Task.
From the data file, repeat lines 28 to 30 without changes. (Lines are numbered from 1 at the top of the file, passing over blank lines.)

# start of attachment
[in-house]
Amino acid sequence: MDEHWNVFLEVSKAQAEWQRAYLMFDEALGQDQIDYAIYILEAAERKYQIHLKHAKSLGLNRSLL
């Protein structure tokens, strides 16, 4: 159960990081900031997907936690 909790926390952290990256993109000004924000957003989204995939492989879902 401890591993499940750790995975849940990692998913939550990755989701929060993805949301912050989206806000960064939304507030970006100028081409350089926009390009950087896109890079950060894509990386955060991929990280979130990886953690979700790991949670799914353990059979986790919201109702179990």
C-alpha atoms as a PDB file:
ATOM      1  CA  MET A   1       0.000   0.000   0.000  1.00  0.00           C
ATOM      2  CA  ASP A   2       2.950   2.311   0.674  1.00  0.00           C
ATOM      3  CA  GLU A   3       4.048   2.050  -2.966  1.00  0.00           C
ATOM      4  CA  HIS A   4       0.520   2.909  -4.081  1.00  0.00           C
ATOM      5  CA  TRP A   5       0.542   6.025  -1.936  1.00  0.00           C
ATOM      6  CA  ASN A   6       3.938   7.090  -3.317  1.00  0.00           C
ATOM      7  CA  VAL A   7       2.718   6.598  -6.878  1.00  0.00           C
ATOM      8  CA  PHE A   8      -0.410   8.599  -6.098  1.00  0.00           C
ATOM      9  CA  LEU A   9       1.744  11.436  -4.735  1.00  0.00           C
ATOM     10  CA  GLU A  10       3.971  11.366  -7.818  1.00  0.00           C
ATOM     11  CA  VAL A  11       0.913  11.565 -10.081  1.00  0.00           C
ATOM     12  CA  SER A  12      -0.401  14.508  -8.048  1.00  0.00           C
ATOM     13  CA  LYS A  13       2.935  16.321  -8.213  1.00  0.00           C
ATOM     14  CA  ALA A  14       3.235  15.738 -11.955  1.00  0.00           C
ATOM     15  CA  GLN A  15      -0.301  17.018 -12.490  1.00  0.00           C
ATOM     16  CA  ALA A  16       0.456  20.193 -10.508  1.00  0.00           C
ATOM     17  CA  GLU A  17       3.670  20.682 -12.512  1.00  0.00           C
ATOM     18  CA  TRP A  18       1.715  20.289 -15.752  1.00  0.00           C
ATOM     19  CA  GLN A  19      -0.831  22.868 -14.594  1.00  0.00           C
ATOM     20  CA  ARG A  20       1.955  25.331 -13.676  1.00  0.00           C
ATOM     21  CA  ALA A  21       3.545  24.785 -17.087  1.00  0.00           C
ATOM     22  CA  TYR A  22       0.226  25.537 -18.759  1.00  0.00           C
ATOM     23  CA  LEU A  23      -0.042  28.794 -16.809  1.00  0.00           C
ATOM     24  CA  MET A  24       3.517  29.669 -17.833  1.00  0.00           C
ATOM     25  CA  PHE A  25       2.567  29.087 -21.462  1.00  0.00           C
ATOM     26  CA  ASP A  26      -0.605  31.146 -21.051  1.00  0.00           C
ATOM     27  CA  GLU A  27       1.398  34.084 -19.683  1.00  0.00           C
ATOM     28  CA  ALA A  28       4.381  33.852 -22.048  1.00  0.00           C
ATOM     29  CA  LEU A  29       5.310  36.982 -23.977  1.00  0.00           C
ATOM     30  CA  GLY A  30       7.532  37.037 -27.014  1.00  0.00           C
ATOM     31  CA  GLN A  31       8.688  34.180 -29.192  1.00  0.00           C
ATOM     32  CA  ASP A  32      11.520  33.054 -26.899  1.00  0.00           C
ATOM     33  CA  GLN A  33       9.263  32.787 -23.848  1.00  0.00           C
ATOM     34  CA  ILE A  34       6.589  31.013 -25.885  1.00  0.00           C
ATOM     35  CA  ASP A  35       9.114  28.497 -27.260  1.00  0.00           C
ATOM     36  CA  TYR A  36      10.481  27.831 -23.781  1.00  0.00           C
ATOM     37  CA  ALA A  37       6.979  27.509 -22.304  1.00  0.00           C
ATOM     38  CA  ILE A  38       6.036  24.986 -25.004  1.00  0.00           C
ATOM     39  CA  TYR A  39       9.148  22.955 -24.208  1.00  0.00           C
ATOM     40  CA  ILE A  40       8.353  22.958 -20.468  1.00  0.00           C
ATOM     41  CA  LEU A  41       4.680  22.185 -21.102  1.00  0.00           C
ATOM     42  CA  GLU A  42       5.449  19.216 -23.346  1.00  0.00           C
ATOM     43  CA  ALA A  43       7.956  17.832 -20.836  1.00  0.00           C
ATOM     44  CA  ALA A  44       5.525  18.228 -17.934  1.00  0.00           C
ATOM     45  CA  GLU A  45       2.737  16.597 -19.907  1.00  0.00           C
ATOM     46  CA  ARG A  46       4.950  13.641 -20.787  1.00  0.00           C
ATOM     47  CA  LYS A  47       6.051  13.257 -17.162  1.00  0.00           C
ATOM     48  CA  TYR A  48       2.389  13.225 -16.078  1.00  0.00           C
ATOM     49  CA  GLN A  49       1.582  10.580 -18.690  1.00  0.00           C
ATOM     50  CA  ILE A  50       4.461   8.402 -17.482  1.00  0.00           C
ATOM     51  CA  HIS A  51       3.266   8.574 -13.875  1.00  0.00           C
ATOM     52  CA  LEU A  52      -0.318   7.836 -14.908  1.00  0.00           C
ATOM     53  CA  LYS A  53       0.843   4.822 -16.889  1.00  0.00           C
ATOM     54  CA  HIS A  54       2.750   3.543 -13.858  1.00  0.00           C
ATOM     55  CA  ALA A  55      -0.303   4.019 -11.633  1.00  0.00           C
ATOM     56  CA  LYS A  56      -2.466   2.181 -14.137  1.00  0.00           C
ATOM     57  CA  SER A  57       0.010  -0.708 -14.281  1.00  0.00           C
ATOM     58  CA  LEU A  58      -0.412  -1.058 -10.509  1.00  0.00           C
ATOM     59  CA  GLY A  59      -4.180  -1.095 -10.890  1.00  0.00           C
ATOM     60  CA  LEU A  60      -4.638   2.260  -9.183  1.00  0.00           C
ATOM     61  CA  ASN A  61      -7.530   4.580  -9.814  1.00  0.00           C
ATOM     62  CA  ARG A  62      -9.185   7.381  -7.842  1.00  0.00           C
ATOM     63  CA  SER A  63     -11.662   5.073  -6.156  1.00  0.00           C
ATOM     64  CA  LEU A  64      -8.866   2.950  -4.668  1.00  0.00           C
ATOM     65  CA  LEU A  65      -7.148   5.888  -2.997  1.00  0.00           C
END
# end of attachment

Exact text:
ATOM     24  CA  MET A  24       3.517  29.669 -17.833  1.00  0.00           C
ATOM     25  CA  PHE A  25       2.567  29.087 -21.462  1.00  0.00           C
ATOM     26  CA  ASP A  26      -0.605  31.146 -21.051  1.00  0.00           C